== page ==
What would happen to the Chief Executives’ £1.6 million pound pad in North West London if a cure was found? How would these guys maintain the luxury lifestyles they’re accustomed to if grieving relatives, like myself and my family, stopped donating their hard-earned pounds, in these times of austerity, to the ‘charities’ they steer? And what would become of the fat-cat, drug-pushing pimps at the head of the some of the world’s largest big pharma’s?
It’s simplistic, of course, but nevertheless a question which raises some perplexing scenarios, which are becoming increasingly difficult to blindly ignore.
Having studied Biology at A Level, I know enough about science to know experiments must be conducted under a static set of circumstances – to prevent the results being skewed. This leads me to question whether the, at best unhelpful and at worst fatal, advice to “change nothing” is driven by a need to keep drug-testing conditions as close to baseline as possible.
I was once a supporter of Cancer Research. Of course I was, my Father had Stage 4 Cancer. But during one of the worst periods of his enduring illness, I was sickened to my stomach and angered beyond comprehension to see Cancer Research UK pop up in my Facebook News Feed with a blog post entitled ‘Cancer Myths that Just Won’t Die’. (They’ve since re-worded the title!)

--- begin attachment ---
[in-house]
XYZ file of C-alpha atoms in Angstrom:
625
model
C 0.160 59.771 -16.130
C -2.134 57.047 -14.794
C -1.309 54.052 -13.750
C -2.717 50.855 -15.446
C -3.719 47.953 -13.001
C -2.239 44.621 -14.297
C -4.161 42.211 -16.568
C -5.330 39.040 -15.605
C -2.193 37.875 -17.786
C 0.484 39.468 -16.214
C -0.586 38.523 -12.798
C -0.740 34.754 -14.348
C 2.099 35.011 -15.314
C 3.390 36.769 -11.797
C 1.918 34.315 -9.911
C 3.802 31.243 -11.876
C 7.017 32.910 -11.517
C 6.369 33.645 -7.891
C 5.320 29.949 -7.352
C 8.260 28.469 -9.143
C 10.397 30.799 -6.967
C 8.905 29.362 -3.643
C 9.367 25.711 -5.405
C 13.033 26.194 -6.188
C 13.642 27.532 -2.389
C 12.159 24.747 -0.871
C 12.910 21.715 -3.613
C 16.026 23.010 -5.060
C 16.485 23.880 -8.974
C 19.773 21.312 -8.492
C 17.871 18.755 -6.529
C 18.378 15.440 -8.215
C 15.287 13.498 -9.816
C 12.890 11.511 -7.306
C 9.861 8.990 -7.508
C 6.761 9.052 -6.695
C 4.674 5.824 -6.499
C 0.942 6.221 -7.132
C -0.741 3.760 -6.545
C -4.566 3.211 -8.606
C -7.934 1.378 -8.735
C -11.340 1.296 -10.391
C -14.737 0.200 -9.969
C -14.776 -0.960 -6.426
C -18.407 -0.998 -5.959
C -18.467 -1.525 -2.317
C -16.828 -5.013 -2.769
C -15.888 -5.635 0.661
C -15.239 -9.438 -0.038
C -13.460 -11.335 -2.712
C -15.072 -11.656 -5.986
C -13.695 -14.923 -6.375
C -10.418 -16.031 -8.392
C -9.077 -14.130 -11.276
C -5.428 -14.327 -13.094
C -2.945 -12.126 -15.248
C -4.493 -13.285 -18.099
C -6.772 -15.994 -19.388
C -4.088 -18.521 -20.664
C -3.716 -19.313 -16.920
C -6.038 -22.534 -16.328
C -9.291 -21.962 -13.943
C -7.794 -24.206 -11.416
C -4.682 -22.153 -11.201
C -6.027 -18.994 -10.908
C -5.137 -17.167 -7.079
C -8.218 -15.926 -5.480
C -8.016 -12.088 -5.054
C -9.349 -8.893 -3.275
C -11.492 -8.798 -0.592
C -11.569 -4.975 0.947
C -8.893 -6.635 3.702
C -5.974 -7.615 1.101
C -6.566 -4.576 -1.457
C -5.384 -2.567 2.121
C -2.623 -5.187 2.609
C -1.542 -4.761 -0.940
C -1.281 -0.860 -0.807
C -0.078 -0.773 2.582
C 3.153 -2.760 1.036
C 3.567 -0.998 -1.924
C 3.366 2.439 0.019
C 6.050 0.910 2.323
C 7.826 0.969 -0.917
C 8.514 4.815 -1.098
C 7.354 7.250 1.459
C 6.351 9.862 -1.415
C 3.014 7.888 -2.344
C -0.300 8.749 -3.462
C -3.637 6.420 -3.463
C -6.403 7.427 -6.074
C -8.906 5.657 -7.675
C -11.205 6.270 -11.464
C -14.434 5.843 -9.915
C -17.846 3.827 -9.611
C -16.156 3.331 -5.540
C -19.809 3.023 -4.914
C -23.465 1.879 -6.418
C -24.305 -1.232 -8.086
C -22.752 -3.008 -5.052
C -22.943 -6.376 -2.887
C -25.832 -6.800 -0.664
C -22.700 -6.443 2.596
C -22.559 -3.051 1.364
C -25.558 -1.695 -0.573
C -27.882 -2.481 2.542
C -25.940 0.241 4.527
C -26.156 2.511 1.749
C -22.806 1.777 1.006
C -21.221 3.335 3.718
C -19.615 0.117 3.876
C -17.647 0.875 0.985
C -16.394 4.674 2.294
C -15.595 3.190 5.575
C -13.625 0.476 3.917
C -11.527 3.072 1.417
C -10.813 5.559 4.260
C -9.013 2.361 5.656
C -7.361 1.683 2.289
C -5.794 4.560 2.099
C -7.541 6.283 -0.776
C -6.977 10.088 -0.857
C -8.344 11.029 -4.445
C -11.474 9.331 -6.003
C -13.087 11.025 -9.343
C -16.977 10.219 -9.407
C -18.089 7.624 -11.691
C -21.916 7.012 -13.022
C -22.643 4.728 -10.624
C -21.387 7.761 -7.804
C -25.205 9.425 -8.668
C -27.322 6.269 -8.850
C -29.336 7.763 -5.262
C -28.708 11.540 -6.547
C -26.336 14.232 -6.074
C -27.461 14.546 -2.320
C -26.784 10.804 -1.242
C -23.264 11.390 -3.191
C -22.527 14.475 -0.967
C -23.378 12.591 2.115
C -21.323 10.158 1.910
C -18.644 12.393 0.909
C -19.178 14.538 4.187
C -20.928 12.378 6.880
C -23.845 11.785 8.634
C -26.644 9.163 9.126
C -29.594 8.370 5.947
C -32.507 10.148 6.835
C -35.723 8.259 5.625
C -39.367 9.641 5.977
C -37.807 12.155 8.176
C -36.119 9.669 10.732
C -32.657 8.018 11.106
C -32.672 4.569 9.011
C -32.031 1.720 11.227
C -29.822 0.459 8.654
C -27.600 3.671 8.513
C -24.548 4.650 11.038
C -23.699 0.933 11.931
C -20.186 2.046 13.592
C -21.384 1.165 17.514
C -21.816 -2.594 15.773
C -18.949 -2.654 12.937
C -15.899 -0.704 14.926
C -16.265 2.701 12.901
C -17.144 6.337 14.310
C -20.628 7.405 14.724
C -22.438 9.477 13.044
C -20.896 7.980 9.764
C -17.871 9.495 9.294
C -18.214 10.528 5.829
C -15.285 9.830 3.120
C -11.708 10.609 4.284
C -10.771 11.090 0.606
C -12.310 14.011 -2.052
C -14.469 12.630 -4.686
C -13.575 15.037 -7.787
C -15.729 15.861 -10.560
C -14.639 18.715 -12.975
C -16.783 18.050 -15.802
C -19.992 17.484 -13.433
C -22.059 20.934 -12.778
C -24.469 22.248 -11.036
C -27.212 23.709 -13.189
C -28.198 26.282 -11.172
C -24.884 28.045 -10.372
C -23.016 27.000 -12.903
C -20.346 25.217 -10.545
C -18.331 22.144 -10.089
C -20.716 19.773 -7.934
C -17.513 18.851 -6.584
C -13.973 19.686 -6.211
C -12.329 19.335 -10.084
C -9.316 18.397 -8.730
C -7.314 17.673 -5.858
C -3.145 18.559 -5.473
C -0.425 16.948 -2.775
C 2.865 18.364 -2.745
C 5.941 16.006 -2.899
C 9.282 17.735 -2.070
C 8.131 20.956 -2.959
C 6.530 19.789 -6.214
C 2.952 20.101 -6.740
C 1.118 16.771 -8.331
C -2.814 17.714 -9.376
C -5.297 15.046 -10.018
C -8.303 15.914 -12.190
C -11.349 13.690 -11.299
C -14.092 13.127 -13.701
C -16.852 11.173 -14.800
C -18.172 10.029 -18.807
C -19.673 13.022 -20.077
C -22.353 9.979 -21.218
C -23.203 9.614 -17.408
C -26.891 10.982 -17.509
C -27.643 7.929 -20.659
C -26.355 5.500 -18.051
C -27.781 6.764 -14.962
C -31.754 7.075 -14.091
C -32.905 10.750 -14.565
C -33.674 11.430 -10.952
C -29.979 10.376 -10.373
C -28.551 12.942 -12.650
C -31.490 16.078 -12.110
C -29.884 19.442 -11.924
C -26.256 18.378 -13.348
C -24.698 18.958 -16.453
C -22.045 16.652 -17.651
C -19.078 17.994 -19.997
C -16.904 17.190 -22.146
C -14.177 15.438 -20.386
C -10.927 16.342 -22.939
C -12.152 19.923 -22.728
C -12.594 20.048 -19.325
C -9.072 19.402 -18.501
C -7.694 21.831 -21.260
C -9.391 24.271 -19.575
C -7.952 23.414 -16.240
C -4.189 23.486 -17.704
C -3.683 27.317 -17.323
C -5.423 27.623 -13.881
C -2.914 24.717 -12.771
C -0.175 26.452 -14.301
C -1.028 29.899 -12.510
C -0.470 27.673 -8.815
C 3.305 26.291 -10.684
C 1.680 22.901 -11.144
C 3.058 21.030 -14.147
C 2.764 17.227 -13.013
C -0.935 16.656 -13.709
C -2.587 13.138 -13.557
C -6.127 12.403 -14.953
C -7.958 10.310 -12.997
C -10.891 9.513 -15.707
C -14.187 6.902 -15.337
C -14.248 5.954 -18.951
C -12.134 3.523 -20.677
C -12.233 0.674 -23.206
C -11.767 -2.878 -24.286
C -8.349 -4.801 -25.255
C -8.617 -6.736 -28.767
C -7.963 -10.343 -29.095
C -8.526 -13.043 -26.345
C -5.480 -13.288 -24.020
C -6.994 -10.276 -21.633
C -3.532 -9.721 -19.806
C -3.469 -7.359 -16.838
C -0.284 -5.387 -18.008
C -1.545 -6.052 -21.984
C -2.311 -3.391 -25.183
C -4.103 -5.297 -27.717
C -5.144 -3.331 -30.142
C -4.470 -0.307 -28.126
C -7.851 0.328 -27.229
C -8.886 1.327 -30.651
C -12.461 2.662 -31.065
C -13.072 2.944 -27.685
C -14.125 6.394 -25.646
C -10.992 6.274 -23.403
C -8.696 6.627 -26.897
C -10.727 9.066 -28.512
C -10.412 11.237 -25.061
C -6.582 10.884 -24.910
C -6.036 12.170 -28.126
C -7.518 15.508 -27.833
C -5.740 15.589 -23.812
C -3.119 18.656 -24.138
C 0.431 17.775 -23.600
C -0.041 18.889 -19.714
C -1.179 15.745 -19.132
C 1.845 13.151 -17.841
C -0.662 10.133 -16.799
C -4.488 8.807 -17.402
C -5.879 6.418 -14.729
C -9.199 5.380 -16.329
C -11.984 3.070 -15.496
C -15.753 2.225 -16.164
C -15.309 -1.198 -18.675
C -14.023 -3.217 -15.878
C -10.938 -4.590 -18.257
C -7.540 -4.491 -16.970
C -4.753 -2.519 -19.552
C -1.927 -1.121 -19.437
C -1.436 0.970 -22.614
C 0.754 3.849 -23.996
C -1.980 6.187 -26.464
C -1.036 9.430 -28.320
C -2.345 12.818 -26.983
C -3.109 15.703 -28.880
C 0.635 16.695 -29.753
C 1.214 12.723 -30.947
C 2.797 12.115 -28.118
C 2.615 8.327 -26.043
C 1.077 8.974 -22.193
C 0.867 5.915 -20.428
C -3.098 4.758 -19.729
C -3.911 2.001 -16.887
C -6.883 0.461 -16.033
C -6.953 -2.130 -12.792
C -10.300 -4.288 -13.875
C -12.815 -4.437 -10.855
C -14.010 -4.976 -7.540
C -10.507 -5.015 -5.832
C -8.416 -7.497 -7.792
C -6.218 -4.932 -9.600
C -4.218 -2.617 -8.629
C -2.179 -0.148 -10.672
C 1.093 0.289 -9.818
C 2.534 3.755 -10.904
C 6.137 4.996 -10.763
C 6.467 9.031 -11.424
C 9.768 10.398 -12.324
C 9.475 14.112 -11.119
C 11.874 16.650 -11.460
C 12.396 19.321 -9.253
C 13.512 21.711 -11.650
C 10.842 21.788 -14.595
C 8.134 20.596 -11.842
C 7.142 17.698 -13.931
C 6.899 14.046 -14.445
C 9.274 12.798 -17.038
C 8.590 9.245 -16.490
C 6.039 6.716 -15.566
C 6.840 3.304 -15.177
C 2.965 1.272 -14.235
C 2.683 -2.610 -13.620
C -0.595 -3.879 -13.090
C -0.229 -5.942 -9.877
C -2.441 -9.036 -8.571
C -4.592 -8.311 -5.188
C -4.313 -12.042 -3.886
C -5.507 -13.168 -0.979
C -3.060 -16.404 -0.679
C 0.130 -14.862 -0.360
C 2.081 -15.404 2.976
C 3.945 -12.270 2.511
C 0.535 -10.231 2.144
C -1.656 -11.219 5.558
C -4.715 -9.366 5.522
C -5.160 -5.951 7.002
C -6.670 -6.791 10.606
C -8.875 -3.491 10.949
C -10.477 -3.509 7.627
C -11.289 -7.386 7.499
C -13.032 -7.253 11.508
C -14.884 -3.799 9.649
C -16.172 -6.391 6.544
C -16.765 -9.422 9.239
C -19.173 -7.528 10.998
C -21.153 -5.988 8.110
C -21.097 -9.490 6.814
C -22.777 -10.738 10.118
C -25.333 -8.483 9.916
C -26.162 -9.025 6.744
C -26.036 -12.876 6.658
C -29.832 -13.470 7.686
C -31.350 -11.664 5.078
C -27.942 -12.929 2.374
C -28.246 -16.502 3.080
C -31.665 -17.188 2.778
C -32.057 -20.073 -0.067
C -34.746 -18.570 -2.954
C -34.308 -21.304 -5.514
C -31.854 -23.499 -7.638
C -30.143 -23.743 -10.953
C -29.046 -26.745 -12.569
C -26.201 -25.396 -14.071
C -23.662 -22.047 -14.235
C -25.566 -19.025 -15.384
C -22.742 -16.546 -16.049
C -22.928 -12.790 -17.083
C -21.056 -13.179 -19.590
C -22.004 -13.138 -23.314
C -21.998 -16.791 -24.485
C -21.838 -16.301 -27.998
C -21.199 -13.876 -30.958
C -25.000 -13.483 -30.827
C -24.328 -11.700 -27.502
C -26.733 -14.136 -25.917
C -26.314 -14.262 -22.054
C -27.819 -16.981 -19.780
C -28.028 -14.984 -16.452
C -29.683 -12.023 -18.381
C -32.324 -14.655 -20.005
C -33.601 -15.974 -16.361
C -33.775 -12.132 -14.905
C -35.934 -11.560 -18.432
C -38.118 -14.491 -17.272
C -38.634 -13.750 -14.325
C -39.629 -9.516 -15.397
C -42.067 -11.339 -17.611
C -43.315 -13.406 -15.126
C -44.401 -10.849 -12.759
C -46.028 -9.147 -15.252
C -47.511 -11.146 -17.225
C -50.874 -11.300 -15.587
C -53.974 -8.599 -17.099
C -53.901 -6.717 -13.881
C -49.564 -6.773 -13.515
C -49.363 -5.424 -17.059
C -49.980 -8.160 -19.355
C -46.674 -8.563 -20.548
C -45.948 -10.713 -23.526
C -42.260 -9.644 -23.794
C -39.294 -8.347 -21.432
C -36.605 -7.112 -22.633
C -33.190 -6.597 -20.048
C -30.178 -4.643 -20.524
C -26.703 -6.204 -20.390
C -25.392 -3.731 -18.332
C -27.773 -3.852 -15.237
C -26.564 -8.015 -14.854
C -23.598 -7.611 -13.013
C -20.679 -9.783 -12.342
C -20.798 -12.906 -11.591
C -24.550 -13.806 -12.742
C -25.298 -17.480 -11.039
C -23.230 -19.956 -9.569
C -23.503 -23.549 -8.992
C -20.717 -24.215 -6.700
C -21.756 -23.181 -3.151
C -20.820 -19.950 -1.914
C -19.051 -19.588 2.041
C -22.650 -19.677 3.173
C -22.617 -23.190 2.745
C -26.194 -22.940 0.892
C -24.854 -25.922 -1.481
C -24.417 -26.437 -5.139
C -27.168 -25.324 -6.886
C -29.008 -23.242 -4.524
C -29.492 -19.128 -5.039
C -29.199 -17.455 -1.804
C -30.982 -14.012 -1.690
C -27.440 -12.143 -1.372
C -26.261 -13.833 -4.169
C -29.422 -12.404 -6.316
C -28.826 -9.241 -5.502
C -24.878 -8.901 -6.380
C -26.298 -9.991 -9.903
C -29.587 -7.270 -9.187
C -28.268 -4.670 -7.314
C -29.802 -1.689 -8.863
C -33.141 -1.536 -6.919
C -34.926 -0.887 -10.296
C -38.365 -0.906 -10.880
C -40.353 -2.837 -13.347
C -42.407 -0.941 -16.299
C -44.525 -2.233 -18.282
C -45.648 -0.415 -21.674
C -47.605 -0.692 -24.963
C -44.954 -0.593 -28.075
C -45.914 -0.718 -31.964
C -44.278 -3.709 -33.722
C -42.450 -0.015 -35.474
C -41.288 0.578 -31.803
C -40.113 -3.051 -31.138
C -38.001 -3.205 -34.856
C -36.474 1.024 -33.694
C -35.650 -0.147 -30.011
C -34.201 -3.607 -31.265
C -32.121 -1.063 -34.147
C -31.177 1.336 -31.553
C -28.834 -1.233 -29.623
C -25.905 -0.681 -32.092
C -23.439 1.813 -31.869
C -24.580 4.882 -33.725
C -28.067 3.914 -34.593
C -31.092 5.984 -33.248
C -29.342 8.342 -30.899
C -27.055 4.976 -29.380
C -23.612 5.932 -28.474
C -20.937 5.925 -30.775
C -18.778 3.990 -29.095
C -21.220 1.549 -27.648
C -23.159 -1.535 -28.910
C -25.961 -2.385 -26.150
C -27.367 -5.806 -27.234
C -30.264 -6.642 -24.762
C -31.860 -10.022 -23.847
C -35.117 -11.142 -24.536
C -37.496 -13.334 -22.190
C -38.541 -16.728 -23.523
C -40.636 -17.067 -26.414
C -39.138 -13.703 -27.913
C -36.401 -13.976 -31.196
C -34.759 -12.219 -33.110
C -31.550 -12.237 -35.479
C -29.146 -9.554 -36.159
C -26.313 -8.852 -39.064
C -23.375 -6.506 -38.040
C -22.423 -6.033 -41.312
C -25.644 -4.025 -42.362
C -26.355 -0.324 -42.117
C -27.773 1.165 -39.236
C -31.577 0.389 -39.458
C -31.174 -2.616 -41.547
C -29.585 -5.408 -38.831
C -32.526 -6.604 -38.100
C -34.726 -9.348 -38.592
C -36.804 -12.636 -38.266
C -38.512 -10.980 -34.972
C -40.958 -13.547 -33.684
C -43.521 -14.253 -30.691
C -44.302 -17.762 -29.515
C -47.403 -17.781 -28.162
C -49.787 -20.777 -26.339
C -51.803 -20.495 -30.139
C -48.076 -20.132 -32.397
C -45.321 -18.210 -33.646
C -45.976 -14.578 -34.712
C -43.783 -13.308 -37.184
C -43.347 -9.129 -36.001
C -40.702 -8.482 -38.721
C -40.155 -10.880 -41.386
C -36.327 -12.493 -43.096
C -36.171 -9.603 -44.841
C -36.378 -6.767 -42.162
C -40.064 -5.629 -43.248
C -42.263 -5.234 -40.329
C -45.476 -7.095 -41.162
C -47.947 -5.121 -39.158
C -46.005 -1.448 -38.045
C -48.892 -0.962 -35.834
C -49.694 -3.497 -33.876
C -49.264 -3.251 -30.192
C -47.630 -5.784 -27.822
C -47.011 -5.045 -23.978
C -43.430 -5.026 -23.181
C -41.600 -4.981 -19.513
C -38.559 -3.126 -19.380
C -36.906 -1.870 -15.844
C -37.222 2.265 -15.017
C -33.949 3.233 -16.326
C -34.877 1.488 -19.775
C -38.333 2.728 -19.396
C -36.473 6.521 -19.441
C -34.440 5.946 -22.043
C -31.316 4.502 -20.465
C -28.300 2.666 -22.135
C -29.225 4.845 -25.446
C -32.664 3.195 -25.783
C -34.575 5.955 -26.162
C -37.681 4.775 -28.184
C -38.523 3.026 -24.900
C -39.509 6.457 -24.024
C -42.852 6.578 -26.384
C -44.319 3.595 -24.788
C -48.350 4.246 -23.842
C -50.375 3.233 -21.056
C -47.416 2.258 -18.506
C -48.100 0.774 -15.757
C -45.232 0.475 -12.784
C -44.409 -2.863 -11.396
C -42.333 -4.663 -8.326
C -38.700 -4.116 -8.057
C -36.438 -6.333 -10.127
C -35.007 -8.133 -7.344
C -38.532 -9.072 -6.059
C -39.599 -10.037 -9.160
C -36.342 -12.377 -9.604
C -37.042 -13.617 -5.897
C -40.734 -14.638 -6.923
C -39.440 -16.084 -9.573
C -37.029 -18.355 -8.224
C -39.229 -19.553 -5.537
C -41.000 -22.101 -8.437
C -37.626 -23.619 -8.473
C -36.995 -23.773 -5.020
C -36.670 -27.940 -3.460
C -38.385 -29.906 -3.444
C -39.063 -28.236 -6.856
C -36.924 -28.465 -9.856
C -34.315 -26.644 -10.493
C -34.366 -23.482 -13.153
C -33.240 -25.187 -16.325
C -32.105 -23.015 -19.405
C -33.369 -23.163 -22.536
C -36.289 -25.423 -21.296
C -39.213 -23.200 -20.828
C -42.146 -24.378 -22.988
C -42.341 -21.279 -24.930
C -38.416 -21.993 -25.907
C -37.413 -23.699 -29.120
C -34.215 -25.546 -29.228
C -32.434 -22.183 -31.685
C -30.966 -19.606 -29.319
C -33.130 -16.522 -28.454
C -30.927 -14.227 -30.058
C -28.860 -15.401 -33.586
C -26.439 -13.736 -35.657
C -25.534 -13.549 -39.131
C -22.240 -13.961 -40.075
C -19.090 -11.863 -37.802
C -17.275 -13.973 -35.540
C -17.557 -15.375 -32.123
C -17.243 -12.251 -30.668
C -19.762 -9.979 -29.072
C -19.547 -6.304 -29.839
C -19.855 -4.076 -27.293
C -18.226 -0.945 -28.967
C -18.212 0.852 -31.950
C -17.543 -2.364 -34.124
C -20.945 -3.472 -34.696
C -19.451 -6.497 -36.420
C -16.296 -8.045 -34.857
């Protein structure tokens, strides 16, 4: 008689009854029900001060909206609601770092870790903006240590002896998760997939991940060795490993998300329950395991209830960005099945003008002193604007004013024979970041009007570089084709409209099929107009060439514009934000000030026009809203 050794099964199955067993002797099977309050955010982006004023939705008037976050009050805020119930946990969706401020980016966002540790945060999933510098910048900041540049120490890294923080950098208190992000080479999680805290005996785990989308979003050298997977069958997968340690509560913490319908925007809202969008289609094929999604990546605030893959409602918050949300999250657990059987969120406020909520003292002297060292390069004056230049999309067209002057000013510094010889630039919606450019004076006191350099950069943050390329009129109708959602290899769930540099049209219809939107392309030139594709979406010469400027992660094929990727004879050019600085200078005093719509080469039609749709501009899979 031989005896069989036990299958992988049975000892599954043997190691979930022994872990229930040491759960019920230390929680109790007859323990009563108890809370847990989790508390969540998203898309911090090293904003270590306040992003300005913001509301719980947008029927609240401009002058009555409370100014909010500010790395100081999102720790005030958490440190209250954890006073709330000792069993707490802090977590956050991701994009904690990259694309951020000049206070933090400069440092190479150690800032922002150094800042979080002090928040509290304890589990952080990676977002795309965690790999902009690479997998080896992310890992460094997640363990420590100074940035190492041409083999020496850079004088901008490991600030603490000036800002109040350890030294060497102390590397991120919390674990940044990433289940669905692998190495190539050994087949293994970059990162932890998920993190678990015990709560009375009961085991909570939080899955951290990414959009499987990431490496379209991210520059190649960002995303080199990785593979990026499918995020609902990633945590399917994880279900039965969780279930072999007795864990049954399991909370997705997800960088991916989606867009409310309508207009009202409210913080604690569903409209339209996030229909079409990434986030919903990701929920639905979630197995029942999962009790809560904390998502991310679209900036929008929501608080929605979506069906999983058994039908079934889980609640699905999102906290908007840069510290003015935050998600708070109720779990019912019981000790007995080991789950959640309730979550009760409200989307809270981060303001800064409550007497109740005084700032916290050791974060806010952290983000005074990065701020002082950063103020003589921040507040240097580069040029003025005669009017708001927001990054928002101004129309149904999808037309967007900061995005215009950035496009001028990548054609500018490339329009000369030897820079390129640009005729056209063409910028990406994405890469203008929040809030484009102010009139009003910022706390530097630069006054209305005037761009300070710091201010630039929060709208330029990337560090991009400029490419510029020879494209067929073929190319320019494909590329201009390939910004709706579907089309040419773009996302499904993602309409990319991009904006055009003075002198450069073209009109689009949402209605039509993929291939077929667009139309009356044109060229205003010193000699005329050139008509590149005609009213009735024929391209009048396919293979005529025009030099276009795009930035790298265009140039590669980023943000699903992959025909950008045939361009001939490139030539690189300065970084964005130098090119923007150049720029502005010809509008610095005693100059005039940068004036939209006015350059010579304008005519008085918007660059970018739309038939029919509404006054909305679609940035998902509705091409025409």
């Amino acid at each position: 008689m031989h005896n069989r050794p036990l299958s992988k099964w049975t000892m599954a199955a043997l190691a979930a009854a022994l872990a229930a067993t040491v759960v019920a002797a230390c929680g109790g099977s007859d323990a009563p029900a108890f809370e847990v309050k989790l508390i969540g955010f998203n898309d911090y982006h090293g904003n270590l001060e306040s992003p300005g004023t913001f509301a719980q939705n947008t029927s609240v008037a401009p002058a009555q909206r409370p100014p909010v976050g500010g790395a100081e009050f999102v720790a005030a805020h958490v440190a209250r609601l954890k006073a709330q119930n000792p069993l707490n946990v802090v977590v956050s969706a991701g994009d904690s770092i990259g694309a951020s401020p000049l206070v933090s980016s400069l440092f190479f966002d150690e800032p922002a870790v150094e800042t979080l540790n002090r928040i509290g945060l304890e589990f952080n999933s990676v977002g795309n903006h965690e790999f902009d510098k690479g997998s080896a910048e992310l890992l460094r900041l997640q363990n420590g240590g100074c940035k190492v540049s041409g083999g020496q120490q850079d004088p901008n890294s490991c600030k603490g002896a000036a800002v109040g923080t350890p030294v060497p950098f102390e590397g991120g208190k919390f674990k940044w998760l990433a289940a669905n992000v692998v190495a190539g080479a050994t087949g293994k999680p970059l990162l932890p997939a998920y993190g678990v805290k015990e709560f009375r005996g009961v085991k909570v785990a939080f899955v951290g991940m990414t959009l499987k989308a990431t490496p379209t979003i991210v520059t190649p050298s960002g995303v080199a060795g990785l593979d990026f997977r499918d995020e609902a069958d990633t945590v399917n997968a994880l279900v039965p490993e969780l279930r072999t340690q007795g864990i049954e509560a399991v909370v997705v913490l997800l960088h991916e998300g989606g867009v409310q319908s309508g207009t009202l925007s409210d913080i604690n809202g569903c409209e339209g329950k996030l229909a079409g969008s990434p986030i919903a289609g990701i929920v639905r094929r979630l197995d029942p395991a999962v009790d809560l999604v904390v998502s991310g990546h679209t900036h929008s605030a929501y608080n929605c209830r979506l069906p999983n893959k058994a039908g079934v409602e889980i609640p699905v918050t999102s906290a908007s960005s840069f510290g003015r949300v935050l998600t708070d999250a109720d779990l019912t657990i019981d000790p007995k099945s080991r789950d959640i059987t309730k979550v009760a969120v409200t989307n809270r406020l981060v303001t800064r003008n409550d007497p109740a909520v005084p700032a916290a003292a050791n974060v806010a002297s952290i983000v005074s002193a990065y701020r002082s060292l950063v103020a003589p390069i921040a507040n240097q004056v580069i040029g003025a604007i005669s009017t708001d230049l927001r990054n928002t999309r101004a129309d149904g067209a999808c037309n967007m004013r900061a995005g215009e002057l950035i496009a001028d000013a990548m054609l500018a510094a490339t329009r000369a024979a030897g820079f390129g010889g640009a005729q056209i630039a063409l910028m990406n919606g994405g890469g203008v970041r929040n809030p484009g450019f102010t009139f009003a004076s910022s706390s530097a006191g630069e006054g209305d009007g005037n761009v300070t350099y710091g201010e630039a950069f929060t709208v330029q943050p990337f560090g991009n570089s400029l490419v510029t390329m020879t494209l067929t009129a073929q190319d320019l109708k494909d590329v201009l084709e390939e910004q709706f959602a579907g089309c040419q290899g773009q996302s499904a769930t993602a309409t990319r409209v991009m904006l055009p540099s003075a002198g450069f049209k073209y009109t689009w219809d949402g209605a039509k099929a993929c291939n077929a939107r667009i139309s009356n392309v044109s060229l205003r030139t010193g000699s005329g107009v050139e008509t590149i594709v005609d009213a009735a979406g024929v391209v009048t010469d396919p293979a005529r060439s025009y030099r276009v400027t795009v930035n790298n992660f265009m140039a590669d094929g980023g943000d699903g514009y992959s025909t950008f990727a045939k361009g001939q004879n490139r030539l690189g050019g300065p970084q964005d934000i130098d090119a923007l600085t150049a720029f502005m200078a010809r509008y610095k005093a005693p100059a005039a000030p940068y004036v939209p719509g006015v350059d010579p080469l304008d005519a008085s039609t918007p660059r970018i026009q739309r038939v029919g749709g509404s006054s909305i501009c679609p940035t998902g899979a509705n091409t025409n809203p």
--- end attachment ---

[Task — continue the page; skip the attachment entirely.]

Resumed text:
I’ll just let that sit with you for a while…
Cancer Research in the UK is funded by drug companies, public donations and the Government. And one group of these willing donors doesn’t have any power at all.
In the above-mentioned, at best naive and at worst deeply offensive, article – apparently written by PHD Scientists and approved by, no doubt handsomely-paid, Marketing and Public Relations officials – the author listed ten so called ‘myths’ about complementary cancer treatments. One could be forgiven for wondering whether this venomous article was in fact written to silence those who irritatingly continue to question their one-dimensional approach to cancer research.
Last year, £522 Million was donated to Cancer Research UK, but 1600 people still die from the disease every single day, 365 days a year.
Science by it’s very nature is not science when you introduce bias – on either side of the argument. On one extreme of the spectrum: unregulated, unpatentable treatments like snake oil and cannabis are touted by conspiracy theorists as the secret, revolutionary, cure-all cancer treatment. On the other, the smoke and mirrors-style, hugely profitable pharmaceutical industry and pharmaceutical industry-supported charities – headed up by £250,000 per year Chief Executives.
I don’t believe either side of the story. And I don’t believe everything I read. Science, unquestionably, is going to be at the forefront of progress towards reducing the number of lives which are devastated by this disease on a daily basis, but there a two sides to every story and multi-level considerations to be made to find the answer.
I was compelled to write this post, or rant – whatever you want to call it by this video:
I take everything with a pinch of salt, but I’m all for anything which – in the true sense of science – questions the status quo, and these initiatives have considerably less money behind them, so I’m doing my bit to give an alternative perspective the air time it deserves.
I would encourage you to take this article with a pinch of salt too, however, because it was written by a relative of someone who was on the sharp end of Cancer Research’s proud, 50/50 odds.